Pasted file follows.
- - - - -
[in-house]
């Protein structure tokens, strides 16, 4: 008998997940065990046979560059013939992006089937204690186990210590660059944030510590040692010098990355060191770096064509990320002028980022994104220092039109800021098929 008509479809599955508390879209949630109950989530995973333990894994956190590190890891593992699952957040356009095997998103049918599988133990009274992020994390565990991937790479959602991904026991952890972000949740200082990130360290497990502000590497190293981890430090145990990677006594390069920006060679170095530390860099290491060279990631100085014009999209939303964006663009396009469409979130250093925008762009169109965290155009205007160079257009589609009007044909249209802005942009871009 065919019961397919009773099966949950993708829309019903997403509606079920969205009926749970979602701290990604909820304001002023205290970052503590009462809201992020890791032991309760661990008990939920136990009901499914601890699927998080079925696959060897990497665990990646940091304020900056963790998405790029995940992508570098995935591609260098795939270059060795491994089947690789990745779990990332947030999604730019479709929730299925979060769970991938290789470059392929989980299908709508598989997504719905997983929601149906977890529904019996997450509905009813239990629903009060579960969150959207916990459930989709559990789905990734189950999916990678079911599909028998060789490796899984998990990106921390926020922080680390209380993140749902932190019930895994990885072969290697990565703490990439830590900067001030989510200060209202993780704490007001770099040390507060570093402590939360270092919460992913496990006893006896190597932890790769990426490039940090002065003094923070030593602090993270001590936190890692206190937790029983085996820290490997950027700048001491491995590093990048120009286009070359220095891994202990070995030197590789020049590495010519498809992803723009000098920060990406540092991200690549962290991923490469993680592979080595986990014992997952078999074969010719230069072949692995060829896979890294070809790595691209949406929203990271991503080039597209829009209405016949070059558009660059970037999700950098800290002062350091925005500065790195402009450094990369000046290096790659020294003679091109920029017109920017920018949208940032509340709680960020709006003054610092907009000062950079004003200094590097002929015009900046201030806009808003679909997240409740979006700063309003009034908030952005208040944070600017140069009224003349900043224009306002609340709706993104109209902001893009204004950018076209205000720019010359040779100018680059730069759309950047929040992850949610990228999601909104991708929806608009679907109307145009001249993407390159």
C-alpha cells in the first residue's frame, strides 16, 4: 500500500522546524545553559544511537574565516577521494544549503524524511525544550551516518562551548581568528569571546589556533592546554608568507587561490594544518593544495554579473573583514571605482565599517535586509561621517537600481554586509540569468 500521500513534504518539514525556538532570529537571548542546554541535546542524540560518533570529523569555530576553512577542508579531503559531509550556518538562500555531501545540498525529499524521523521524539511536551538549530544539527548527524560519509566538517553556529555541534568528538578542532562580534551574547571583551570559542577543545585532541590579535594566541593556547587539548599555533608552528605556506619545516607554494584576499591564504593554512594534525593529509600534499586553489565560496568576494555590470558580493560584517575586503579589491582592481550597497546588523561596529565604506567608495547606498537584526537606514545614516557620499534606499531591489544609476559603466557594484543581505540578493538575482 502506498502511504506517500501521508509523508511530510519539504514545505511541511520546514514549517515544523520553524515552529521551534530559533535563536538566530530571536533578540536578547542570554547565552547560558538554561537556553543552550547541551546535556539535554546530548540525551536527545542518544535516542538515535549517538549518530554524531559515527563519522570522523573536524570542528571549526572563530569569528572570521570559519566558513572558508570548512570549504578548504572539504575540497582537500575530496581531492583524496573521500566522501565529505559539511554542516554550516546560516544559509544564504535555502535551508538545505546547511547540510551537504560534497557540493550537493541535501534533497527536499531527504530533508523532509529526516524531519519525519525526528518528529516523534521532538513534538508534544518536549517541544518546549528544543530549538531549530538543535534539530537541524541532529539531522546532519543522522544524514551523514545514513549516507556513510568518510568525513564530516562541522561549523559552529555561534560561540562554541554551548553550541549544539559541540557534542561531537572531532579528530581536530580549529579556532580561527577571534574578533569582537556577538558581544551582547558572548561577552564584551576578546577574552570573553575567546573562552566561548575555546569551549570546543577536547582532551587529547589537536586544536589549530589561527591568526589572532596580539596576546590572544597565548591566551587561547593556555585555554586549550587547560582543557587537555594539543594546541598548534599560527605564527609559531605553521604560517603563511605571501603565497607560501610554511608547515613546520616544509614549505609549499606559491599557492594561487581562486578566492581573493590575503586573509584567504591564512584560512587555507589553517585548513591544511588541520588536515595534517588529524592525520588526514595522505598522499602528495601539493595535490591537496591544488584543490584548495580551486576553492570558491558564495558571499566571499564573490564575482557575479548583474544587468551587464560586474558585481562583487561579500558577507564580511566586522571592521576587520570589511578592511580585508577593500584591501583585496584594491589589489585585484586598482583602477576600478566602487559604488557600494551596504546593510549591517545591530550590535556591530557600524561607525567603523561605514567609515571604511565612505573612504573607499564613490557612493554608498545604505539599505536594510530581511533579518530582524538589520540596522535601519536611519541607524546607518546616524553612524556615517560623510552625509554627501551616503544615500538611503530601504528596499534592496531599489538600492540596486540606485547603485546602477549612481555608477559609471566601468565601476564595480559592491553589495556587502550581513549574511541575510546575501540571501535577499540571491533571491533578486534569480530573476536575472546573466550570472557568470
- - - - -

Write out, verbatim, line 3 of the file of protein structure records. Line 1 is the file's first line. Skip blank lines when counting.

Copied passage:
C-alpha cells in the first residue's frame, strides 16, 4: 500500500522546524545553559544511537574565516577521494544549503524524511525544550551516518562551548581568528569571546589556533592546554608568507587561490594544518593544495554579473573583514571605482565599517535586509561621517537600481554586509540569468 500521500513534504518539514525556538532570529537571548542546554541535546542524540560518533570529523569555530576553512577542508579531503559531509550556518538562500555531501545540498525529499524521523521524539511536551538549530544539527548527524560519509566538517553556529555541534568528538578542532562580534551574547571583551570559542577543545585532541590579535594566541593556547587539548599555533608552528605556506619545516607554494584576499591564504593554512594534525593529509600534499586553489565560496568576494555590470558580493560584517575586503579589491582592481550597497546588523561596529565604506567608495547606498537584526537606514545614516557620499534606499531591489544609476559603466557594484543581505540578493538575482 502506498502511504506517500501521508509523508511530510519539504514545505511541511520546514514549517515544523520553524515552529521551534530559533535563536538566530530571536533578540536578547542570554547565552547560558538554561537556553543552550547541551546535556539535554546530548540525551536527545542518544535516542538515535549517538549518530554524531559515527563519522570522523573536524570542528571549526572563530569569528572570521570559519566558513572558508570548512570549504578548504572539504575540497582537500575530496581531492583524496573521500566522501565529505559539511554542516554550516546560516544559509544564504535555502535551508538545505546547511547540510551537504560534497557540493550537493541535501534533497527536499531527504530533508523532509529526516524531519519525519525526528518528529516523534521532538513534538508534544518536549517541544518546549528544543530549538531549530538543535534539530537541524541532529539531522546532519543522522544524514551523514545514513549516507556513510568518510568525513564530516562541522561549523559552529555561534560561540562554541554551548553550541549544539559541540557534542561531537572531532579528530581536530580549529579556532580561527577571534574578533569582537556577538558581544551582547558572548561577552564584551576578546577574552570573553575567546573562552566561548575555546569551549570546543577536547582532551587529547589537536586544536589549530589561527591568526589572532596580539596576546590572544597565548591566551587561547593556555585555554586549550587547560582543557587537555594539543594546541598548534599560527605564527609559531605553521604560517603563511605571501603565497607560501610554511608547515613546520616544509614549505609549499606559491599557492594561487581562486578566492581573493590575503586573509584567504591564512584560512587555507589553517585548513591544511588541520588536515595534517588529524592525520588526514595522505598522499602528495601539493595535490591537496591544488584543490584548495580551486576553492570558491558564495558571499566571499564573490564575482557575479548583474544587468551587464560586474558585481562583487561579500558577507564580511566586522571592521576587520570589511578592511580585508577593500584591501583585496584594491589589489585585484586598482583602477576600478566602487559604488557600494551596504546593510549591517545591530550590535556591530557600524561607525567603523561605514567609515571604511565612505573612504573607499564613490557612493554608498545604505539599505536594510530581511533579518530582524538589520540596522535601519536611519541607524546607518546616524553612524556615517560623510552625509554627501551616503544615500538611503530601504528596499534592496531599489538600492540596486540606485547603485546602477549612481555608477559609471566601468565601476564595480559592491553589495556587502550581513549574511541575510546575501540571501535577499540571491533571491533578486534569480530573476536575472546573466550570472557568470